A University of Queensland (UQ) student and senate member, Drew Pavlou, has summoned the People’s Republic of China’s (PRC) Consul General in Brisbane to a court hearing on 22 November to force a retraction and apology over a statement the diplomat posted following altercations at a 24 July protest at the university that was held in support of the pro-democracy student protesters in Hong Kong.

Mr Pavlou, 20, alleged the statement by Dr Xu Jie, who is also an adjunct professor at the UQ’s Confucius Institute, led to his being directly named in a accused him of being of an Anti-China separatist and the organiser of the gathering at the university which turned sour after clashes between pro-Hong Kong and PRC supporters.

“I was assaulted twice, one pro-China student grabbed me and swore at me,” Mr Pavlou told Neos Kosmos.

On the day after the protest, Dr Jie issued a post on the consular website attacking the organisers of the demonstration. His statement was picked up and published by the PRC state-owned newspaper Global Times which directly named Mr Pavlou as the organiser of the protest. The report was also carried in Australia-based Chinese media.

Mr Jie’s statement went on to read: “The Consulate-General regards highly the importance of the safety of the overseas Chinese students and affirms the self-motivated patriotic behaviour of the overseas Chinese students. The Consulate-General resolutely opposes to [sic] any conduct by words or behaviour to split the country … and to incite anti-China behaviour.”

What followed was a torrent of abuse direct at Mr Pavlou’s social media accounts. Some threatened his life and the safety of his family.

“It has been emotionally exhausting, and I am concerned for my family,” said Mr Pavlou.

“Being labelled a ‘separatist’ is putting a death sentence on me were I to ever go to China. I have been labelled an Anti-China separatist but I have no problem with China or its culture. I just do not agree with what the Chinese state is doing.”

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Reacting after the fallout at the UQ campus protest, SBS reported on 27 July that Australian Foreign Minister Marise Payne issued a warning to foreign diplomats in the country that Australia would not tolerate interference in the exercise of free speech.

“The Australian Government expects all foreign diplomatic representatives to respect these rights,” Senator Payne is reported as saying in comments obtained by Australian Association Press.

Speaking of the summons he has issued to the PRC consul general for Brisbane, Mr Pavlou said an application was brought against the Consul General under the provisions of the Queensland Peace an d Good Behaviour Act on 14 October.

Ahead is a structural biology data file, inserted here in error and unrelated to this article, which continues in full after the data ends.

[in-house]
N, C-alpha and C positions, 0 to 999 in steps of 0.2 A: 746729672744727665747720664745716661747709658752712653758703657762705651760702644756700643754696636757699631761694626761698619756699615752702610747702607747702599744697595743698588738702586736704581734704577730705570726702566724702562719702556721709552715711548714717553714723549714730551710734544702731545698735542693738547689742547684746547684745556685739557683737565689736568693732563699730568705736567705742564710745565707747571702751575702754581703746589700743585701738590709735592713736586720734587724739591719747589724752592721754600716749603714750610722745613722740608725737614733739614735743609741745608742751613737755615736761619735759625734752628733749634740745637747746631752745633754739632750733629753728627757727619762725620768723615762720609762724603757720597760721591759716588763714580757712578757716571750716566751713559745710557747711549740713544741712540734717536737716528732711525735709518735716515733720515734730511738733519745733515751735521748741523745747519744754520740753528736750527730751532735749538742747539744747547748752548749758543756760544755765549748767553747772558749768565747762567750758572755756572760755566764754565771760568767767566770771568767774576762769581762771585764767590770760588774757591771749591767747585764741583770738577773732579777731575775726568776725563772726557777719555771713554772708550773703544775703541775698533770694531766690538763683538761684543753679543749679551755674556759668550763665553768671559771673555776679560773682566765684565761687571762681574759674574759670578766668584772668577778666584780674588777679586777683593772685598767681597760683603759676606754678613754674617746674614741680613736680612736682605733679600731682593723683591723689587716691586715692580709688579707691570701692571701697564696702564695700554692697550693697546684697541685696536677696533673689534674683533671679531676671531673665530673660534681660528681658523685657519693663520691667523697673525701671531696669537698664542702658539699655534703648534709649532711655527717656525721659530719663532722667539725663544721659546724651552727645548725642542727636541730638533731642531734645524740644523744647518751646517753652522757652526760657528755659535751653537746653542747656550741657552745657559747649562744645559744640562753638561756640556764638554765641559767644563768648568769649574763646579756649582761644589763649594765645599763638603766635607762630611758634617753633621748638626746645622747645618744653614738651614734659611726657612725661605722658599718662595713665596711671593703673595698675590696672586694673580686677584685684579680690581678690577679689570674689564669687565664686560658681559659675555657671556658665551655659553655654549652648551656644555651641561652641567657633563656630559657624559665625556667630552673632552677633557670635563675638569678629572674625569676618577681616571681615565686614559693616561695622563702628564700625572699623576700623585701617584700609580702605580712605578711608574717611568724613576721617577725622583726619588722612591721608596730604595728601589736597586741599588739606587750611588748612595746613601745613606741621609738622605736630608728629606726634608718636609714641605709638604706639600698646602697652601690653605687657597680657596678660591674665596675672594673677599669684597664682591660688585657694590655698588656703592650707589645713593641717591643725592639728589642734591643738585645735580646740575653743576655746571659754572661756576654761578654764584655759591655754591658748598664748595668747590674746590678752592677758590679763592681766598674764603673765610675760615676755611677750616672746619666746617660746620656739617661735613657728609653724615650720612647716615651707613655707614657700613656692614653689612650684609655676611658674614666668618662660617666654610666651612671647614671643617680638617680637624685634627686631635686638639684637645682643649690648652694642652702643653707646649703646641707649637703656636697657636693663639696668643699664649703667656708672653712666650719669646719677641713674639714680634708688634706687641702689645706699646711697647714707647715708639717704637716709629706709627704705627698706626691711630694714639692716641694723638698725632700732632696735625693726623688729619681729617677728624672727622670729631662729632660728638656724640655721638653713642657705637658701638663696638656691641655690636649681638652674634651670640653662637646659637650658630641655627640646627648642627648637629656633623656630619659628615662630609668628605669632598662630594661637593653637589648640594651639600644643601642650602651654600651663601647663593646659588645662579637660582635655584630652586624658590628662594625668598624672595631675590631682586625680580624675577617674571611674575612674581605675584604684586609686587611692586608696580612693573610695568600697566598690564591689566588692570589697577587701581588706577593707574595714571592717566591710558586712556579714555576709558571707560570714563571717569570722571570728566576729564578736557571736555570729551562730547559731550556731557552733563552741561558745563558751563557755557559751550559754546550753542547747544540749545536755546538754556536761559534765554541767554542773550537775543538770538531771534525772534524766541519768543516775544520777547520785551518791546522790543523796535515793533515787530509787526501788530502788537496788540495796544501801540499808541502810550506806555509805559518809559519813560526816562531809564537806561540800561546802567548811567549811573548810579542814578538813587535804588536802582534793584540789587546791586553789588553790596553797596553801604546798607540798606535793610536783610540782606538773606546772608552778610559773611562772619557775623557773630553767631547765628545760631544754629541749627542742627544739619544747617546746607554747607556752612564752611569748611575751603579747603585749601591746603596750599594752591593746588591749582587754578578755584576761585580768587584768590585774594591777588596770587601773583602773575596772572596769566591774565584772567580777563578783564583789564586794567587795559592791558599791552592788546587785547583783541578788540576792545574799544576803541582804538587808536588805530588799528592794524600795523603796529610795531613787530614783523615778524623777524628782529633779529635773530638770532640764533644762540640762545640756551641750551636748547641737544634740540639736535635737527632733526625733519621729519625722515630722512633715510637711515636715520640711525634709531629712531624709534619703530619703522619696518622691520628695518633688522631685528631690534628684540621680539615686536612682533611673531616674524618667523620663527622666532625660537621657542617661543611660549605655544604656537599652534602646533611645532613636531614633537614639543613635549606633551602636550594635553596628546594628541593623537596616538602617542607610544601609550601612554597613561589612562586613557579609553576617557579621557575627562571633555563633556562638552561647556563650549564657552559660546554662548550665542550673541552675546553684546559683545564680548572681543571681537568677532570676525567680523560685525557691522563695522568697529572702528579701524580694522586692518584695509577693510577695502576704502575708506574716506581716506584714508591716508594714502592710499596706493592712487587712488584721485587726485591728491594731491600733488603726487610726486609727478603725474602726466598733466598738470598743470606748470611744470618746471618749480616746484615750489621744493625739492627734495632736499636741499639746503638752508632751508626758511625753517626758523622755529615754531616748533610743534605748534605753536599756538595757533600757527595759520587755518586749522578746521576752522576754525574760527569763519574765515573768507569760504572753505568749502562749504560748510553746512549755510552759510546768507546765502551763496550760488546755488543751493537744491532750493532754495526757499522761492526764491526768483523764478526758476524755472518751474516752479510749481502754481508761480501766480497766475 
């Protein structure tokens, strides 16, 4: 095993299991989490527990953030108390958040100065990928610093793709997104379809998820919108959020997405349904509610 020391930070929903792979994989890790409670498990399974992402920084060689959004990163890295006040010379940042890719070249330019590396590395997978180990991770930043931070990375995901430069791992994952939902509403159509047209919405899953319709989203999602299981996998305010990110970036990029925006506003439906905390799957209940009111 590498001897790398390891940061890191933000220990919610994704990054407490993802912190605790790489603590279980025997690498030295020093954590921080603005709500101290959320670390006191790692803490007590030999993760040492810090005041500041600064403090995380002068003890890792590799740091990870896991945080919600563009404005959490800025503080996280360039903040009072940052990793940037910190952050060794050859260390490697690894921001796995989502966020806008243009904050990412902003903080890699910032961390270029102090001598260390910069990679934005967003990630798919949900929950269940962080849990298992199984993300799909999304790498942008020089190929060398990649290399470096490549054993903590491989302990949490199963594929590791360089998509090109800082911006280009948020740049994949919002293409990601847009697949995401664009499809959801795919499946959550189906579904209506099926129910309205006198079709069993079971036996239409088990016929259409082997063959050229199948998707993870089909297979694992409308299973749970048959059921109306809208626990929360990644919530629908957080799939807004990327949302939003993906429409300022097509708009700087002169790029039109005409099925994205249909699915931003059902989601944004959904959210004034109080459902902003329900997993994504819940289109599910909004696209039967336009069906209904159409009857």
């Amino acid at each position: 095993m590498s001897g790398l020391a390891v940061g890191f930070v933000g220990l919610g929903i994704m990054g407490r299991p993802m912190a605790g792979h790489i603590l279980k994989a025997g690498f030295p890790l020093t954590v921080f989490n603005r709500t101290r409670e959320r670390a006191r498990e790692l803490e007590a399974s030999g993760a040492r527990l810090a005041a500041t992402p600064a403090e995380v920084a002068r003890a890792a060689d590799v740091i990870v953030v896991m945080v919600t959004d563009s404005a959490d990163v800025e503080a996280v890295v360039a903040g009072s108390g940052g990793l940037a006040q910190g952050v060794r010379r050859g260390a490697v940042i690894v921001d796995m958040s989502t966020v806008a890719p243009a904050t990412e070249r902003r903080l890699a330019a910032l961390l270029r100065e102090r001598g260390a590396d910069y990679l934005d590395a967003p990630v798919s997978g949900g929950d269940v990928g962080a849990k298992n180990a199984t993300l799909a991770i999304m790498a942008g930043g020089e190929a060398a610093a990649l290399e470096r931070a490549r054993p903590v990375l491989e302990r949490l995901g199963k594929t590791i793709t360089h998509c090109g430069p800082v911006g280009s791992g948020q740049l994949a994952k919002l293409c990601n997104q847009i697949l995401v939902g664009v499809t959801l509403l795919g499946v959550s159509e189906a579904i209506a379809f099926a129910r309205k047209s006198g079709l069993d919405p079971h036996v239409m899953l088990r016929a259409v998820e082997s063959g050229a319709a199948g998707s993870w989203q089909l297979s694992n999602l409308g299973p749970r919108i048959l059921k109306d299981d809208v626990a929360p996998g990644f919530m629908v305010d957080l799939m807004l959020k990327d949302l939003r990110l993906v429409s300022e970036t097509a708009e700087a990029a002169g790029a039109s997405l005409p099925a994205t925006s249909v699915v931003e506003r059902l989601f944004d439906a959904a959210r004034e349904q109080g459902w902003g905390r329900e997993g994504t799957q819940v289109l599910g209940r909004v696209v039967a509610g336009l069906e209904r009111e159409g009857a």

“I want the Consul General to withdraw his statement, apologise for making it and from making any posts which threaten my safety,” Mr Pavlou said.

A third-year student ofl  Philosophy, Literature and History. He has two years left on his studies but recent events have shaken his desire to carry on in an academic career.

Mr Pavlou was recently elected to the university’s senate with 2000 votes behind him.

“It was the largest ever margin in the history of the university. The students are with me and many senior academics have said they will support me,” said Mr Pavlou.

“In my studies at the University of Queensland I have been very focused on the Rwandan genocide and how everybody knew what was going on and did nothing. This has sat on the world’s conscience. I have always been political and reading about Hong Kong and the treatment of the Uyghur people, I could not let this happen and did not want to be on my conscience.”

Mark Tarrant, the lawyer who will represent Mr Pavlou said that a charge of “separatism” which threatens the territorial integrity of the PRC is a “number one” crime and carries a life sentence. And it is capital offence that carries a death sentence should the accused be found to have been working with another government.

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“I am taking up Mr Pavlou’s case pro bono because he is just 20 years old and a student. I grew up in Hong Kong and want to give something back. This situation has made Drew very nervous and puts him in a very difficult position,” said Mr Tarrant.

“We want Drew to be protected as well as other students who are too scared to come forward. Neither the University of Queensland, nor the police, state and federal bodies will protect so we are going to court to gain protection for him by the law.

“It looks like ‘Neo-Red Guards’ are running amok in the university and no one is stopping them from doing so,” said Mr Tarrant.

He added that his client was looking to lay criminal charges against the PRC consular-general.

Efforts were made to contact the University of Queensland vice-chancellor, Professor Peter Hoj and the PRC Consulate General in Brisbane. Neos Kosmos had received no responses to our questions at the time of writing. More stories will follow in the following weeks.

Over the past week, I have obtained over 900 signatures from UQ students, academics and staff members calling on UQ to dismiss Vice Chancellor Peter Høj over his links to the Chinese Communist Party. Please add your voice here: https://t.co/zREzH7ccyy

— Drew Pavlou (@DrewPavlou) October 24, 2019